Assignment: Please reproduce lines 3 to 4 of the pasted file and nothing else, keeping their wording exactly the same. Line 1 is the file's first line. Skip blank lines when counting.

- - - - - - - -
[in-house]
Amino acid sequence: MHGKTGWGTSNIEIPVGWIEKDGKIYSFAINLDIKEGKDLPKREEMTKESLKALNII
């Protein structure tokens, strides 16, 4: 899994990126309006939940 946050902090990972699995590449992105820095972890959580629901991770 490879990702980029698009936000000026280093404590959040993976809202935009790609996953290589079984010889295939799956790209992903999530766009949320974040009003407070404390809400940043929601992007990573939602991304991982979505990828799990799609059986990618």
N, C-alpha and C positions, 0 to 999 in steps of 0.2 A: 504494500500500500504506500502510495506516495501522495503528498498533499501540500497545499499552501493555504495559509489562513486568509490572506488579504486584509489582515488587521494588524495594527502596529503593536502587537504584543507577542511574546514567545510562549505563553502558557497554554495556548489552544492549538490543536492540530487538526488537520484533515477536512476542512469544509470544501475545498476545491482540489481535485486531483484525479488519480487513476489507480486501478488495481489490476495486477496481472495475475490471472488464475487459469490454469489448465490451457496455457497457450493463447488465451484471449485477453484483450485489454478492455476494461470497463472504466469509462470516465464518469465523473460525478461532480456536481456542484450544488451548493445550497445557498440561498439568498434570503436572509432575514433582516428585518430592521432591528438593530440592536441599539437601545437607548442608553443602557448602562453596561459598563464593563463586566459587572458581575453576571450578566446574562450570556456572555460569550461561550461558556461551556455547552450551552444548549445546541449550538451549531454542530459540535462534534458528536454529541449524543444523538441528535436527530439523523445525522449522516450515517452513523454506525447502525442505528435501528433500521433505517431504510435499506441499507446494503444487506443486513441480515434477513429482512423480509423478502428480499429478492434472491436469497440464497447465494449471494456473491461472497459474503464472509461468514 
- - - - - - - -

């Protein structure tokens, strides 16, 4: 899994990126309006939940 946050902090990972699995590449992105820095972890959580629901991770 490879990702980029698009936000000026280093404590959040993976809202935009790609996953290589079984010889295939799956790209992903999530766009949320974040009003407070404390809400940043929601992007990573939602991304991982979505990828799990799609059986990618």
N, C-alpha and C positions, 0 to 999 in steps of 0.2 A: 504494500500500500504506500502510495506516495501522495503528498498533499501540500497545499499552501493555504495559509489562513486568509490572506488579504486584509489582515488587521494588524495594527502596529503593536502587537504584543507577542511574546514567545510562549505563553502558557497554554495556548489552544492549538490543536492540530487538526488537520484533515477536512476542512469544509470544501475545498476545491482540489481535485486531483484525479488519480487513476489507480486501478488495481489490476495486477496481472495475475490471472488464475487459469490454469489448465490451457496455457497457450493463447488465451484471449485477453484483450485489454478492455476494461470497463472504466469509462470516465464518469465523473460525478461532480456536481456542484450544488451548493445550497445557498440561498439568498434570503436572509432575514433582516428585518430592521432591528438593530440592536441599539437601545437607548442608553443602557448602562453596561459598563464593563463586566459587572458581575453576571450578566446574562450570556456572555460569550461561550461558556461551556455547552450551552444548549445546541449550538451549531454542530459540535462534534458528536454529541449524543444523538441528535436527530439523523445525522449522516450515517452513523454506525447502525442505528435501528433500521433505517431504510435499506441499507446494503444487506443486513441480515434477513429482512423480509423478502428480499429478492434472491436469497440464497447465494449471494456473491461472497459474503464472509461468514 